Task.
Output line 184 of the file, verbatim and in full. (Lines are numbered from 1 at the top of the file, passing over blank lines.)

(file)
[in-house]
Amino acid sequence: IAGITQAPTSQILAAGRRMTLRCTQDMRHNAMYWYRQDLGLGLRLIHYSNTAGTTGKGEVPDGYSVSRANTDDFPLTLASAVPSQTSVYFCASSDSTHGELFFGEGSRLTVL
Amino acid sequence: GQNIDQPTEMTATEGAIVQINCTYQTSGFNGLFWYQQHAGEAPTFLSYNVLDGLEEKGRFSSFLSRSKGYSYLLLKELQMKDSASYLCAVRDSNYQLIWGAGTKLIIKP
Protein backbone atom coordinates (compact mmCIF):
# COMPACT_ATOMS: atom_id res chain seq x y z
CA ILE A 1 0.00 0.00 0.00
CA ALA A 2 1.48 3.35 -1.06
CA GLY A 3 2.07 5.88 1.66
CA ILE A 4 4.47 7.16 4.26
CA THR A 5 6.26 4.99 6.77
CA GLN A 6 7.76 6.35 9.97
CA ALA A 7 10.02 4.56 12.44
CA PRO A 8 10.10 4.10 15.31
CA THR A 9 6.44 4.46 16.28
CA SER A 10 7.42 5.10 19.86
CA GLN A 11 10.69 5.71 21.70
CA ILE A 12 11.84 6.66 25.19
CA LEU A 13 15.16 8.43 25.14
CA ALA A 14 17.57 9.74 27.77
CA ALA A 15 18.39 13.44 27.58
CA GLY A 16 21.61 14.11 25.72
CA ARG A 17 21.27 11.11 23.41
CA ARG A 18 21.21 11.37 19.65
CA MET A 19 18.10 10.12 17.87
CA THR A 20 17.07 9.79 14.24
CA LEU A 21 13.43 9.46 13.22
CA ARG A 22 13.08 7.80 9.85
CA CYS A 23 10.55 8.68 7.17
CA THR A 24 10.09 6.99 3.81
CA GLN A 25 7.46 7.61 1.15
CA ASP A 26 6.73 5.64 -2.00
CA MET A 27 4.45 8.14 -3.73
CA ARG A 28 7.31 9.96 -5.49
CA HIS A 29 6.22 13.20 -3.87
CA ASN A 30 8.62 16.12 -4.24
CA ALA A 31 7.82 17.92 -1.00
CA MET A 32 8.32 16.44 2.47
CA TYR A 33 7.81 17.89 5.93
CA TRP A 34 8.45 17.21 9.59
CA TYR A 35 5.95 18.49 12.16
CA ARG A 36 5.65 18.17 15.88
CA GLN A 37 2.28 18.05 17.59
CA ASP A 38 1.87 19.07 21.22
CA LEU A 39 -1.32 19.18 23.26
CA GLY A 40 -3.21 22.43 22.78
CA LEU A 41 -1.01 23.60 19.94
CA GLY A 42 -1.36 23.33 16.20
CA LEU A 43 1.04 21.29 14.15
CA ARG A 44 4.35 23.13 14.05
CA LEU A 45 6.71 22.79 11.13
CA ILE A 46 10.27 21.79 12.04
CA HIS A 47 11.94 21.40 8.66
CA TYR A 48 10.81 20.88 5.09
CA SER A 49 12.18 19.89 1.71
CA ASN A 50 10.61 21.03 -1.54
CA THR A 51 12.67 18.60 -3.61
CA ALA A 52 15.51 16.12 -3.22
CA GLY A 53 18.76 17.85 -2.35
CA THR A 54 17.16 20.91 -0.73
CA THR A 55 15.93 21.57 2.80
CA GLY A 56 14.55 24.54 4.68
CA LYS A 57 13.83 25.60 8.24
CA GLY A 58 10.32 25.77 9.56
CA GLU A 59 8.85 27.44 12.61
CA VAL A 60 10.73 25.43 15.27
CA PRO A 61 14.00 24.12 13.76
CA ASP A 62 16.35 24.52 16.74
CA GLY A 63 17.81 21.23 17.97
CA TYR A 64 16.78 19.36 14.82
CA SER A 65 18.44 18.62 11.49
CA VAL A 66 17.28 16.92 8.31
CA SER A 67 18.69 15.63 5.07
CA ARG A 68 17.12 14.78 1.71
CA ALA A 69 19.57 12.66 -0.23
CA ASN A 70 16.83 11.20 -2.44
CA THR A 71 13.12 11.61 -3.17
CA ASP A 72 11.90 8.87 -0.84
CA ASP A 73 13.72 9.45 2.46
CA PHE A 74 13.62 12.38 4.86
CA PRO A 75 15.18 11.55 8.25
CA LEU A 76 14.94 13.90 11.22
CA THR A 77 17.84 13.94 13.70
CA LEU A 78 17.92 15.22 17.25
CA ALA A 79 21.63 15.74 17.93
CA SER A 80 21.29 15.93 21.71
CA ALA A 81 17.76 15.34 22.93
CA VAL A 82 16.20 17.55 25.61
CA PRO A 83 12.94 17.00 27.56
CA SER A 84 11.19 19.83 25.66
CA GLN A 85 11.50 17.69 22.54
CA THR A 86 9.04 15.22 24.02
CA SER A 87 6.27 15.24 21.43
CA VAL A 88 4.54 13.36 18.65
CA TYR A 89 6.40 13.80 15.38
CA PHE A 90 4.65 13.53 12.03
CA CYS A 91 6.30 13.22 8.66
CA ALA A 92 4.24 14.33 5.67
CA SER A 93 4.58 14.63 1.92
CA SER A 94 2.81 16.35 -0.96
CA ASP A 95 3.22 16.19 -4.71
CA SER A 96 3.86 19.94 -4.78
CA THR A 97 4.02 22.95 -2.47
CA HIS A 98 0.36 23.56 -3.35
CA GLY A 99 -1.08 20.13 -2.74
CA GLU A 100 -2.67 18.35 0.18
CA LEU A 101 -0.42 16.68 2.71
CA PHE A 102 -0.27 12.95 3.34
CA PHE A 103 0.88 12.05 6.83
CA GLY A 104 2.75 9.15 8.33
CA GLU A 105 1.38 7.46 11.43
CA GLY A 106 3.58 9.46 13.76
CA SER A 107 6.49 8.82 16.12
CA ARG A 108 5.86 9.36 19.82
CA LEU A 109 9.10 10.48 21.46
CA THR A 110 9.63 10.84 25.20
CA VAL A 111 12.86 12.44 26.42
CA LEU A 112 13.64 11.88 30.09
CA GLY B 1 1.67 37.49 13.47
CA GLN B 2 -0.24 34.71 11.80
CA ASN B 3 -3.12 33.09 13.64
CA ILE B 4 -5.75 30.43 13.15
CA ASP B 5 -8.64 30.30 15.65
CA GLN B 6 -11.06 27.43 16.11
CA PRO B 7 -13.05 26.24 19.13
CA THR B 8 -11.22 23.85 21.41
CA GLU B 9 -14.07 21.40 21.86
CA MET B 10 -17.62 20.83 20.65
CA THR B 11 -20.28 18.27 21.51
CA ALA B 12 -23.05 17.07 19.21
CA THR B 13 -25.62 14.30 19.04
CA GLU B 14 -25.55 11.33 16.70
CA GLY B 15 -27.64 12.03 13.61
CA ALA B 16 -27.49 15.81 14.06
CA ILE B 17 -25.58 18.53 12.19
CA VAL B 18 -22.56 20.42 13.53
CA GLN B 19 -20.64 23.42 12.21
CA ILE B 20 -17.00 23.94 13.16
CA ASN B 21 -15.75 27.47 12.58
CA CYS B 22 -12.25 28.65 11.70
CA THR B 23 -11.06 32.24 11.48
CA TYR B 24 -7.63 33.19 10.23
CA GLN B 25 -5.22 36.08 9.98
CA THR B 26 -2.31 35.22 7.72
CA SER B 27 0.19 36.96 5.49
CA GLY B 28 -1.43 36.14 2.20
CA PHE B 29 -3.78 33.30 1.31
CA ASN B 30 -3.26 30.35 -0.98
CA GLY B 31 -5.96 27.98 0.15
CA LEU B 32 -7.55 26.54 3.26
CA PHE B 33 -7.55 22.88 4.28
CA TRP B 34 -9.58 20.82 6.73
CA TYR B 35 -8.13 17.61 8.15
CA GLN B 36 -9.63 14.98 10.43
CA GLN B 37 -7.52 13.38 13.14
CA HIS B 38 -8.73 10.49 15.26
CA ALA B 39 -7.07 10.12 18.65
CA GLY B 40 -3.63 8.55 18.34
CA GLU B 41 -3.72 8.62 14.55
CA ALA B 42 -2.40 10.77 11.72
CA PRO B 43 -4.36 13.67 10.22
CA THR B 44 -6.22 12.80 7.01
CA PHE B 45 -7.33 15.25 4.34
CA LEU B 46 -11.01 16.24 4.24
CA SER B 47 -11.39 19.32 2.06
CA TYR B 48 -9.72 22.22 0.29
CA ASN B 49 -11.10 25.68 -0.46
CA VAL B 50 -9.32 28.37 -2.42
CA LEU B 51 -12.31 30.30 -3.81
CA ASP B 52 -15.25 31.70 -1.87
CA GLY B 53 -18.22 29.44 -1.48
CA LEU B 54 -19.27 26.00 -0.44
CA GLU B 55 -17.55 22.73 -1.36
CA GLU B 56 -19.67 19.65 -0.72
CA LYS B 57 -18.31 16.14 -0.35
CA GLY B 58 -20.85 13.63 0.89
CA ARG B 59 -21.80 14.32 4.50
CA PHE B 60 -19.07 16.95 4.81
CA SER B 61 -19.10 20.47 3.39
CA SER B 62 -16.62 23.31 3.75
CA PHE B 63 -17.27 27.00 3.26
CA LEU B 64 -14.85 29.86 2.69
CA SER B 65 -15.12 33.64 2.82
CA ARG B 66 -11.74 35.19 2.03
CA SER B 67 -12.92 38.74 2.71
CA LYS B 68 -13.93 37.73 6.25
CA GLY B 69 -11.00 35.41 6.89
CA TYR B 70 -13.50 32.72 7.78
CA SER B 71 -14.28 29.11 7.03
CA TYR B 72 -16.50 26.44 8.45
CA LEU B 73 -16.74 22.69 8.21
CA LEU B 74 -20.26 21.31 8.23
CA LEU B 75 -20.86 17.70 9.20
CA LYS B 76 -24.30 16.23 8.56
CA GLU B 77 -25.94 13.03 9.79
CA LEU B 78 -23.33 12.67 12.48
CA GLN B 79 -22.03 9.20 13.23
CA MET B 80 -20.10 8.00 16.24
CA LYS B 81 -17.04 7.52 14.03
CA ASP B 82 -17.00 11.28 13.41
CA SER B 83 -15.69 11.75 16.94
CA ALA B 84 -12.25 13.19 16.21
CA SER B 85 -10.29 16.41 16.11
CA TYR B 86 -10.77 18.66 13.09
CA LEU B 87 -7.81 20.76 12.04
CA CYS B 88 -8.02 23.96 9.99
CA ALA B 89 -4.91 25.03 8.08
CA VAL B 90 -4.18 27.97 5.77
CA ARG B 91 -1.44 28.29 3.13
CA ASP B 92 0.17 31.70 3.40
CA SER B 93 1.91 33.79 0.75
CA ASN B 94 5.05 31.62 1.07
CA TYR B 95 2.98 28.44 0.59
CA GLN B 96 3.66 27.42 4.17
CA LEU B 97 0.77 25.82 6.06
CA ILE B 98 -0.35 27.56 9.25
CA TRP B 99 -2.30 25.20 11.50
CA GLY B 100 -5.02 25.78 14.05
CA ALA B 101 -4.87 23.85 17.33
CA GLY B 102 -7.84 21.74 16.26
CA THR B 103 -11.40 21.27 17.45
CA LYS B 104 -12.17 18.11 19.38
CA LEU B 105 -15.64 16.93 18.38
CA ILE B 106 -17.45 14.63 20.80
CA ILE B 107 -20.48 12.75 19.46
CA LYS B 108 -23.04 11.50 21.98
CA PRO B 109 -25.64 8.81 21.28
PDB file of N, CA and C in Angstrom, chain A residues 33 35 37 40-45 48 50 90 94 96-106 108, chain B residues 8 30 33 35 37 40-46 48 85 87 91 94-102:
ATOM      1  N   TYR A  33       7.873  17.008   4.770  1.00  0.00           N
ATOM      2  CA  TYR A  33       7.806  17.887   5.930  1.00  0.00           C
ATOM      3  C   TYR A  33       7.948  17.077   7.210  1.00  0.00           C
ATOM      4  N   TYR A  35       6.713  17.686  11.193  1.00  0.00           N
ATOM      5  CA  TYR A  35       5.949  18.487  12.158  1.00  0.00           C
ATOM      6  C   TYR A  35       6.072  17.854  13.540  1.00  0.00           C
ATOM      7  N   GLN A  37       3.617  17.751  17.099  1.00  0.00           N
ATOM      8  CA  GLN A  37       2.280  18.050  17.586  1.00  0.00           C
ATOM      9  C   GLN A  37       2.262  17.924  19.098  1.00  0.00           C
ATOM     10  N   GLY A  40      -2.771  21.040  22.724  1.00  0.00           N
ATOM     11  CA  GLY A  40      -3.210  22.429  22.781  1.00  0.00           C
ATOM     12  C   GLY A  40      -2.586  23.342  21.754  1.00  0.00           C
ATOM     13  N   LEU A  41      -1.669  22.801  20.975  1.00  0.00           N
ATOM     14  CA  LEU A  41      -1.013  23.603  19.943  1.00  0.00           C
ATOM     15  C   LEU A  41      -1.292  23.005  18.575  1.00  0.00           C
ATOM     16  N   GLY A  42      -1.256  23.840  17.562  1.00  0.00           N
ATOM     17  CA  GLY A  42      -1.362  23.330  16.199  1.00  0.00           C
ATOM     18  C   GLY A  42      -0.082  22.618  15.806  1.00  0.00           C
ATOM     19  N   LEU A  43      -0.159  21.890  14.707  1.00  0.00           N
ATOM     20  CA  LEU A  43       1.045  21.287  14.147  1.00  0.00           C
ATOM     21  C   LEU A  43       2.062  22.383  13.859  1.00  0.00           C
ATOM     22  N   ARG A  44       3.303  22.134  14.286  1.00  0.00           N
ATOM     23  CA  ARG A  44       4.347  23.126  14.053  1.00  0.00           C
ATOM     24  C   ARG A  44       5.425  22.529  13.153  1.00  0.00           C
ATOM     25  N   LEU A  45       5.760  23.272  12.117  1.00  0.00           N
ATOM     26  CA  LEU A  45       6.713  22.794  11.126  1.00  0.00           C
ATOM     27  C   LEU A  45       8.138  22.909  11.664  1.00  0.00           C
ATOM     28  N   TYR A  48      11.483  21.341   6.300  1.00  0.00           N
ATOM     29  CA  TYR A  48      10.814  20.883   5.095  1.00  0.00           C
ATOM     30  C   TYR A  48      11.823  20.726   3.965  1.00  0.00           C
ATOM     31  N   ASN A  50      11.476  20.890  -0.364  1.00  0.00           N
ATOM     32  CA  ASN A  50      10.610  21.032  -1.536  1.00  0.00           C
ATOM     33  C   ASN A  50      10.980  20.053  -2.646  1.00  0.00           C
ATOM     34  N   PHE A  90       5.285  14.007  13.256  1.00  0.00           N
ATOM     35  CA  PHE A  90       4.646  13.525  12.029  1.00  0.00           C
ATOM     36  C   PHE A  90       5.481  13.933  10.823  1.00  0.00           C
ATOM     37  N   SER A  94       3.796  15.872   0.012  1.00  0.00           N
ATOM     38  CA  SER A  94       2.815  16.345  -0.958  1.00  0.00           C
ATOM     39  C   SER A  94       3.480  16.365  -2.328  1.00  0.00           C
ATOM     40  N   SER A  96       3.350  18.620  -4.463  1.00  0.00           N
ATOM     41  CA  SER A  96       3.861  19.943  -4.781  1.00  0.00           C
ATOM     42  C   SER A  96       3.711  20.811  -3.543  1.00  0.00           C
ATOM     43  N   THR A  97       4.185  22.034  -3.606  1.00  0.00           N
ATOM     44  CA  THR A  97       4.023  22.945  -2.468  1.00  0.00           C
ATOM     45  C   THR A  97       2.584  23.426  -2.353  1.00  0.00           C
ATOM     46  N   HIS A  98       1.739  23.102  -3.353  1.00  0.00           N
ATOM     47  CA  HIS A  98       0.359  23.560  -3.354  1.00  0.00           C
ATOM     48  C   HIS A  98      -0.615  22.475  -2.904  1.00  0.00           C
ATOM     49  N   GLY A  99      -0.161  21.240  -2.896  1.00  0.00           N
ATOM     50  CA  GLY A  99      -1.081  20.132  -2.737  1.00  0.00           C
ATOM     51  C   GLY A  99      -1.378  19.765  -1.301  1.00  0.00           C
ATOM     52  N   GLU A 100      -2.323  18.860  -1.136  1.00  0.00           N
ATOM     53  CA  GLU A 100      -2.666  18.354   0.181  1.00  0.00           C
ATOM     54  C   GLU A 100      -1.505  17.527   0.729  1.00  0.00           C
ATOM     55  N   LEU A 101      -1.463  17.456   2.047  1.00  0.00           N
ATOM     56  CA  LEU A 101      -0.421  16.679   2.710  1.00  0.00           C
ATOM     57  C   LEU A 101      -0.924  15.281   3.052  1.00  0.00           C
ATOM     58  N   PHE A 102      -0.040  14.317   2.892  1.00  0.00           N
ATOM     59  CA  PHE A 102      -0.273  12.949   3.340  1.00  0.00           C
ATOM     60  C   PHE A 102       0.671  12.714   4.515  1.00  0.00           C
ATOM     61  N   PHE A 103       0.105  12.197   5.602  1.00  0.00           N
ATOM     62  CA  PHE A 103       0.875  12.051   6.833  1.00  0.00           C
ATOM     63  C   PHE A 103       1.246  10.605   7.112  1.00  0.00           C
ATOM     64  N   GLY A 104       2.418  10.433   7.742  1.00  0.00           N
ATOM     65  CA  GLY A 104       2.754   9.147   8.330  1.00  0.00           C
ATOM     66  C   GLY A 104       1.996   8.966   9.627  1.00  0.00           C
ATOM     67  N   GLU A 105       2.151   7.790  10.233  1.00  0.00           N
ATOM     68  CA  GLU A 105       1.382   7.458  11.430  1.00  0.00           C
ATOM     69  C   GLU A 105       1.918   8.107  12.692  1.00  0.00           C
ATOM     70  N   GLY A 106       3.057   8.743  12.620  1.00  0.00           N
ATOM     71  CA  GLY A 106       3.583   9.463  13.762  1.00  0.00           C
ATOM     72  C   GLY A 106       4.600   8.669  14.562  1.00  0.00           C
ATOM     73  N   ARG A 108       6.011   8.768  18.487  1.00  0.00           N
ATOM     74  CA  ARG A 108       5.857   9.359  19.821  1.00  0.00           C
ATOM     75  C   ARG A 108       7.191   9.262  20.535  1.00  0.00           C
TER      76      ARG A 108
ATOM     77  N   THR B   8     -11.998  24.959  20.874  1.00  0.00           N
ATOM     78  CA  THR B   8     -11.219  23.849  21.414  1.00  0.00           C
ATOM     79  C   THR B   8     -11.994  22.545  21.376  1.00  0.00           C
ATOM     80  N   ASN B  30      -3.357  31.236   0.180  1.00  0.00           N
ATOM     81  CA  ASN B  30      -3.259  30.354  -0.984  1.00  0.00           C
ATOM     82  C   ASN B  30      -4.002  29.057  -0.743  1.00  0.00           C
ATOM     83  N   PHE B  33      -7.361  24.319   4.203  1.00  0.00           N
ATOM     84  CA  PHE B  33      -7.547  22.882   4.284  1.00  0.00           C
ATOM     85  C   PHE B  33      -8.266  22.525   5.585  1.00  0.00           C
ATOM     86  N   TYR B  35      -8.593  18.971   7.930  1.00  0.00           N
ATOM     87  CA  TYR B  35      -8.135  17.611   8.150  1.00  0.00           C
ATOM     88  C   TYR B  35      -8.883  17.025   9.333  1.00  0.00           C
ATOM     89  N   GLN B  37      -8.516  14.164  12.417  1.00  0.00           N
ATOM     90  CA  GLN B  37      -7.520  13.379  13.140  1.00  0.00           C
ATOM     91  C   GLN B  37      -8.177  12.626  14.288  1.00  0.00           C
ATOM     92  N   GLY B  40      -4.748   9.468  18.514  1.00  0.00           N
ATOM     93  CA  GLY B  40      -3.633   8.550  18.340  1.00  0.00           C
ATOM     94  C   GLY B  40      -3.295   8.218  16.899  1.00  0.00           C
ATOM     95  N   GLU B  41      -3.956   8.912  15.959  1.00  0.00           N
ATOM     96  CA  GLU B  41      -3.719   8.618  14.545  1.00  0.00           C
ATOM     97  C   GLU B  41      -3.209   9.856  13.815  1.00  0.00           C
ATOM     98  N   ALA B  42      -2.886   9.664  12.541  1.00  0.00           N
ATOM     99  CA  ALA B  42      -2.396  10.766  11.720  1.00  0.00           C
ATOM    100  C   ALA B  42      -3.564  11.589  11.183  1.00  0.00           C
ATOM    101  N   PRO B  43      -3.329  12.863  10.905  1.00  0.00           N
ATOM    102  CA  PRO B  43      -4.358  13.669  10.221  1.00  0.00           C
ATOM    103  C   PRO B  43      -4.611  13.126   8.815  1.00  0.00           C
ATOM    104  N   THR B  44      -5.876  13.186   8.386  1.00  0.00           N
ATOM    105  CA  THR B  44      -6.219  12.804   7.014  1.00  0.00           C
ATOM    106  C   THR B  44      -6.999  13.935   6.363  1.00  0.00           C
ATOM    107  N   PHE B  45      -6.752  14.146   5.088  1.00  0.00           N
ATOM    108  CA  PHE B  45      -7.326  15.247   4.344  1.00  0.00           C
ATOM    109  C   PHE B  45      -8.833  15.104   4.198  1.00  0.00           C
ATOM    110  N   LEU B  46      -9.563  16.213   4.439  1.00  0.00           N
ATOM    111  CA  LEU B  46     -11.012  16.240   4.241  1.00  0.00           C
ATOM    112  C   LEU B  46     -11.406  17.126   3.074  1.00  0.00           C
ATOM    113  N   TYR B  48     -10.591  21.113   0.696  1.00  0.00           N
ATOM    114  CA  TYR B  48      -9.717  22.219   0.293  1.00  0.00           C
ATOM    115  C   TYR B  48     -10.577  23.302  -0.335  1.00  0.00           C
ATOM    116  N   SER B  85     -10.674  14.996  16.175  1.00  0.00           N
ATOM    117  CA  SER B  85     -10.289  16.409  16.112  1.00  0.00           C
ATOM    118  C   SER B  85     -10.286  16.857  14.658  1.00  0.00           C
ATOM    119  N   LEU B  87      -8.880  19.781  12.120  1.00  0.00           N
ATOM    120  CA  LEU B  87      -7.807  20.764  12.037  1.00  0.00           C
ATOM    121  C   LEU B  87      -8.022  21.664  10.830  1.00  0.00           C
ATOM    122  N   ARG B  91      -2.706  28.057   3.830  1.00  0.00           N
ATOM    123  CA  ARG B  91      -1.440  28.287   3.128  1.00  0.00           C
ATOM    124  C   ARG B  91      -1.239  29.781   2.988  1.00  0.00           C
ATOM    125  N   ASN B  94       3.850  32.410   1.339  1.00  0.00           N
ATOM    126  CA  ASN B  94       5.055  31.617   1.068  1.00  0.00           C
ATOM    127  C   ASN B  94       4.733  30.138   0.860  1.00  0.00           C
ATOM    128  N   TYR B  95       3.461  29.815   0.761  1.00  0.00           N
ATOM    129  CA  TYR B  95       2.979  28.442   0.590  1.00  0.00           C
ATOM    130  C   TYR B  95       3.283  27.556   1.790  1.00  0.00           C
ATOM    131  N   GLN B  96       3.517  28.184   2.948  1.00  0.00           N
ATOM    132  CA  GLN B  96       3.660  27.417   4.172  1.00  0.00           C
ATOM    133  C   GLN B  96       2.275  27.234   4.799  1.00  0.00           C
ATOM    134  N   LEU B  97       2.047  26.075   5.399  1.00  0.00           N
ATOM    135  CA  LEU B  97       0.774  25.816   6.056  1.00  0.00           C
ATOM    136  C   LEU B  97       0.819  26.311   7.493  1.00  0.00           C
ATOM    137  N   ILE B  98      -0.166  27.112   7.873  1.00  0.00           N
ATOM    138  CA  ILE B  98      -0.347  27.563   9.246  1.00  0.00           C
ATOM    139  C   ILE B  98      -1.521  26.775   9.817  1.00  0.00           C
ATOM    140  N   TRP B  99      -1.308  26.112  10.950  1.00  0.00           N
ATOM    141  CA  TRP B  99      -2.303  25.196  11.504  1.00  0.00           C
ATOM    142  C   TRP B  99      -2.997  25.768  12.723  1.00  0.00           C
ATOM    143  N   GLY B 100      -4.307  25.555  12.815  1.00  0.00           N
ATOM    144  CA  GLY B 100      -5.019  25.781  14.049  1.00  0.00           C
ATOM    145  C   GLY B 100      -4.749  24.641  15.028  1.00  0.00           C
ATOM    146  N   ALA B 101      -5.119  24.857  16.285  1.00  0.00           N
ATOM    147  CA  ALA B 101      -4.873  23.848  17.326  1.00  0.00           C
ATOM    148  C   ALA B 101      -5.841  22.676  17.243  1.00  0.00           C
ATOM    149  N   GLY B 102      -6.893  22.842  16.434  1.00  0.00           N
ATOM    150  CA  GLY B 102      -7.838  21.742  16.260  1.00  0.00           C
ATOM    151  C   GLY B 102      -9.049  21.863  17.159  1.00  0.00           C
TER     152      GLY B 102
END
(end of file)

CA SER B 67 -12.92 38.74 2.71